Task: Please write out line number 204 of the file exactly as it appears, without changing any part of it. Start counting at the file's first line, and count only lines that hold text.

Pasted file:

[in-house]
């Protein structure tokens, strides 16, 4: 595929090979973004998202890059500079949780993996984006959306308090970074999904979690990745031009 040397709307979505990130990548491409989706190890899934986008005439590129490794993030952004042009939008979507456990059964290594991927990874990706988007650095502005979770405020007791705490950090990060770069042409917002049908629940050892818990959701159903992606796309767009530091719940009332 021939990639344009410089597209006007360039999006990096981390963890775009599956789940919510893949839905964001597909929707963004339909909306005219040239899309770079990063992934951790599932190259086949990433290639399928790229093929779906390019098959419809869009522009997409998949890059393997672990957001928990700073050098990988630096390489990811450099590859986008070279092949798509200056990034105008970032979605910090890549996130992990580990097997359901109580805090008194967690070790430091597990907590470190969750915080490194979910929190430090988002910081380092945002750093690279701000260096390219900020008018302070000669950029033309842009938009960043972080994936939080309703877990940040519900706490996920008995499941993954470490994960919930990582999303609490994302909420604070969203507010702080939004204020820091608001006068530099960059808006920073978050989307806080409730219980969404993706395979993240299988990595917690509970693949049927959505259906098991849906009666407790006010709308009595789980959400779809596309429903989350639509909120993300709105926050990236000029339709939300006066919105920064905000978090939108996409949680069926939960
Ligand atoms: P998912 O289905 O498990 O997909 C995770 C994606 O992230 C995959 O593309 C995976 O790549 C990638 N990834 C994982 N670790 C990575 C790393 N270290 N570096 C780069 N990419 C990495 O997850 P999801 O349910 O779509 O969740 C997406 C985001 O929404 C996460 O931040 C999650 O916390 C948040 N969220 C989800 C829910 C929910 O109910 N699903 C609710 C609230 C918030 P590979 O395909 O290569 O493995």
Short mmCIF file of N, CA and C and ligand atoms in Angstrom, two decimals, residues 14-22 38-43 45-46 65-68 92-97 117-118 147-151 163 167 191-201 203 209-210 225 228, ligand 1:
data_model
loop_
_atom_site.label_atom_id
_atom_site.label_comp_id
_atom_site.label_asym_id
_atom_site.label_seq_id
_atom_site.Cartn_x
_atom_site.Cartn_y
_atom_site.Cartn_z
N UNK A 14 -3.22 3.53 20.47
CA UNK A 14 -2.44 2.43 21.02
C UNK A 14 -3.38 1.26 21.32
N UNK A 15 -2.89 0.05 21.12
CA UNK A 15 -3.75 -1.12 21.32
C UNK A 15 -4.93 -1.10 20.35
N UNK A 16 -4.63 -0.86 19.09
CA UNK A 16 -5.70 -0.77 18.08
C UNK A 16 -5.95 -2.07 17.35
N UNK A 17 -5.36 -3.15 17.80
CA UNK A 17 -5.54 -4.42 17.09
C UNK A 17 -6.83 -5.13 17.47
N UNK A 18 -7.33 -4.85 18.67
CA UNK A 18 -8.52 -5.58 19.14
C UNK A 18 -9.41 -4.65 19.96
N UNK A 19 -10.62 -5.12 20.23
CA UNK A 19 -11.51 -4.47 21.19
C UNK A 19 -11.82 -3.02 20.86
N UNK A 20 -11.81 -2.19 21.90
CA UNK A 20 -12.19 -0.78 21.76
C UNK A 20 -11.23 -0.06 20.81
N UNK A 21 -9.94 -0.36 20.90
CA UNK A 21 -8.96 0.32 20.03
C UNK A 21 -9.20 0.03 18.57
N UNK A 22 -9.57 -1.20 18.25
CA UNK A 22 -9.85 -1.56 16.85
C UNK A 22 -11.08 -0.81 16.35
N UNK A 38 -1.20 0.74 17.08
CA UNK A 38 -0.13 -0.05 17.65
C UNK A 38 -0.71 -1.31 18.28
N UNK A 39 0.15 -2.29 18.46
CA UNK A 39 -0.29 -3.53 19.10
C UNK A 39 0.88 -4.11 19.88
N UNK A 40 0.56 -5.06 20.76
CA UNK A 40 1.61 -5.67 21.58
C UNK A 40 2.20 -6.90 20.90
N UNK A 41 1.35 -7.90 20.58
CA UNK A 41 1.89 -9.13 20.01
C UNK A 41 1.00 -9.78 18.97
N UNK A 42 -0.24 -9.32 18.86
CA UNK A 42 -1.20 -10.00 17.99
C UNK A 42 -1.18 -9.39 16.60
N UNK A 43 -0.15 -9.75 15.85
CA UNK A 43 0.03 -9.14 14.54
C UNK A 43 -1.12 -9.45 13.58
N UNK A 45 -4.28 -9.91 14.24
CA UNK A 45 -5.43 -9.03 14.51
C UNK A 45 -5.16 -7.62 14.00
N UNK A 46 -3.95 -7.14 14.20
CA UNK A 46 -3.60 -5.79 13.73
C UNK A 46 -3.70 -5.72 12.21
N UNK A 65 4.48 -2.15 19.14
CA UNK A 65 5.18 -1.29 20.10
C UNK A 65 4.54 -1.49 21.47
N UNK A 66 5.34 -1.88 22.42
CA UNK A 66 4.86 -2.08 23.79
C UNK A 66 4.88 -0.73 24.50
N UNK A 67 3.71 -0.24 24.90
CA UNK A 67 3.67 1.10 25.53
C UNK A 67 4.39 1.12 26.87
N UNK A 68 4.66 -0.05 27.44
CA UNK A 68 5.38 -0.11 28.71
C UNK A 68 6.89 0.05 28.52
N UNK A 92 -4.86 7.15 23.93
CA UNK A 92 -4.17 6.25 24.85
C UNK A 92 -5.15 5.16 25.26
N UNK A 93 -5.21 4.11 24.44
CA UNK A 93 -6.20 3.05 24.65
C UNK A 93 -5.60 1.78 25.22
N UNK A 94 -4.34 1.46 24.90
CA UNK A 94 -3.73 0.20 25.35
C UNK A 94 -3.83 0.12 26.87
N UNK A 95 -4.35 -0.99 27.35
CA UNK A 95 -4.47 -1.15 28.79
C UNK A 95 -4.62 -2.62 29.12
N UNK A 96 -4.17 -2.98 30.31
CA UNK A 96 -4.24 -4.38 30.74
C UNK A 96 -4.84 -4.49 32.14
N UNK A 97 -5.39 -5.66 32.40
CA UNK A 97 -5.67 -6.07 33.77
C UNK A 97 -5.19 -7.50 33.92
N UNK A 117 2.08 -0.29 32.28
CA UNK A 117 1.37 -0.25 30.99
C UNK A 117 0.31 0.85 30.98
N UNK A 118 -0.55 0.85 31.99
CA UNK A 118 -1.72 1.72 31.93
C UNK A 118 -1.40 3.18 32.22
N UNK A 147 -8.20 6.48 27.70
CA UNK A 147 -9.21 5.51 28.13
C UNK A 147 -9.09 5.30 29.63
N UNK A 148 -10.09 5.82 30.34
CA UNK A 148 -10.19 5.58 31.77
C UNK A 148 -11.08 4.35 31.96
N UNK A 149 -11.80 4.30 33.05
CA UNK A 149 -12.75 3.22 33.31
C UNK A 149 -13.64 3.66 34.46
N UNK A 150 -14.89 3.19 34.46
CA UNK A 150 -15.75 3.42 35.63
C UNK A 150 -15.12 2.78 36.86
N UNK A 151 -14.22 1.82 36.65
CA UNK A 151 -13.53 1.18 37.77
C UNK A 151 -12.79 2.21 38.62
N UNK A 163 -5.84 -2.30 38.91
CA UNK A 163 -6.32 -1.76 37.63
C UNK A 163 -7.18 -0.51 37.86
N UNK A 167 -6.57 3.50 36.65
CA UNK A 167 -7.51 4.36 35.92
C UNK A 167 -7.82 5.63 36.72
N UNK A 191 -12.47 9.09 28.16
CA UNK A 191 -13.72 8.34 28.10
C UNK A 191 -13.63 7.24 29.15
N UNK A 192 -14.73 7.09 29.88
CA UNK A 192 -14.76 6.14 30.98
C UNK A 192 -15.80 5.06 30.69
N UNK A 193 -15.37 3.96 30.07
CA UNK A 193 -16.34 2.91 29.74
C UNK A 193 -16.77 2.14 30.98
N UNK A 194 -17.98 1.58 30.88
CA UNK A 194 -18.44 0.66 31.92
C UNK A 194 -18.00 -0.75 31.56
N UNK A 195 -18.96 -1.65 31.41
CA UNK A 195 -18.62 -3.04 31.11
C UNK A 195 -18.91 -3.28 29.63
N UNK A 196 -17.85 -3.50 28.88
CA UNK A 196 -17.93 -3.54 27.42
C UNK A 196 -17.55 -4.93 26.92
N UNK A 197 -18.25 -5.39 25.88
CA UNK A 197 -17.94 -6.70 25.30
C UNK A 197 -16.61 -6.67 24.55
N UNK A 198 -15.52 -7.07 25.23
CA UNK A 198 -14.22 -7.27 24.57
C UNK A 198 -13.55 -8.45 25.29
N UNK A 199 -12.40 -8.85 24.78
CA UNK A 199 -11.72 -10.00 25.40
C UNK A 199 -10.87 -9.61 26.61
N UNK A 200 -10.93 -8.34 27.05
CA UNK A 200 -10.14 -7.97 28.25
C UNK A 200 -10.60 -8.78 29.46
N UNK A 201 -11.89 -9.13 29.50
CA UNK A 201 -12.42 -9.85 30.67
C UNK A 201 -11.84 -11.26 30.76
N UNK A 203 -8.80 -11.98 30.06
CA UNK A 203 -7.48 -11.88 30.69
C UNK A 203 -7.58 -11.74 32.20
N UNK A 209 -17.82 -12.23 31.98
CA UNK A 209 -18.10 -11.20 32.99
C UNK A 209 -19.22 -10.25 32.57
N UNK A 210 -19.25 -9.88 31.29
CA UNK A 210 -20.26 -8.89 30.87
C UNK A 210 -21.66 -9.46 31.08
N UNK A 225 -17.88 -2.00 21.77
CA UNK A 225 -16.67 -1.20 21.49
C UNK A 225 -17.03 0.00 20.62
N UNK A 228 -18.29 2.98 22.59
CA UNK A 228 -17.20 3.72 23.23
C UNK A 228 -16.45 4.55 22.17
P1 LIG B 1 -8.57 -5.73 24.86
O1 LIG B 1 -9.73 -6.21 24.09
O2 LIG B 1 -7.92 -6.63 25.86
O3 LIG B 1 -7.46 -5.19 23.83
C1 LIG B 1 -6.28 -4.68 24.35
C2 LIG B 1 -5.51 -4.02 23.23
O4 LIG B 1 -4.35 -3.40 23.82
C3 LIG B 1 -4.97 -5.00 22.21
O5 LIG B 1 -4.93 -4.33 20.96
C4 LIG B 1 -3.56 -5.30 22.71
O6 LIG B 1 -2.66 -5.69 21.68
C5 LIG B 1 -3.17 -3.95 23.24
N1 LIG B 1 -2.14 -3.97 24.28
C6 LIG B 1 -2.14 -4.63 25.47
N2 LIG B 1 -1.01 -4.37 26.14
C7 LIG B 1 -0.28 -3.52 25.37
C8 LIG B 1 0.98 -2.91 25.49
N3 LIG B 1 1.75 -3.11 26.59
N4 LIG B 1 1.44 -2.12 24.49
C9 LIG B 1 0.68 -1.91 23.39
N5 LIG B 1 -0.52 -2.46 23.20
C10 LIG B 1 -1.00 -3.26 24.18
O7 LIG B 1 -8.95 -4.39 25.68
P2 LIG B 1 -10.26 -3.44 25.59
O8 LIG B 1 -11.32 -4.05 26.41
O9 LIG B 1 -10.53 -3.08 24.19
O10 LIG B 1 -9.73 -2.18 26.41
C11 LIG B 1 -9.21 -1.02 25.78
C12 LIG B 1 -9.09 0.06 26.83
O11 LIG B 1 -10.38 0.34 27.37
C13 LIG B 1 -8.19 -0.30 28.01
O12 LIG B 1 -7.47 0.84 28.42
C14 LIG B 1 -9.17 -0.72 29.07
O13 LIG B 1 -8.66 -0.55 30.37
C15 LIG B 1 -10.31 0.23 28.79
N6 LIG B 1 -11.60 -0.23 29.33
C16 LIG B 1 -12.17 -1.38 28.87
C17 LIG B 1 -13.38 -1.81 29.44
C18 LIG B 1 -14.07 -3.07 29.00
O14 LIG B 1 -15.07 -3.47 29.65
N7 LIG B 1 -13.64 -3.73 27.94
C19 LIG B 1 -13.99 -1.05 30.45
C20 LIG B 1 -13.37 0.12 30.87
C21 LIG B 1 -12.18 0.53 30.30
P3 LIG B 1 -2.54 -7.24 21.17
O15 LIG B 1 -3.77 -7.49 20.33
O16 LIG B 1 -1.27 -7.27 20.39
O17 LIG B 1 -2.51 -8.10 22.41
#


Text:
C15 LIG B 1 -10.31 0.23 28.79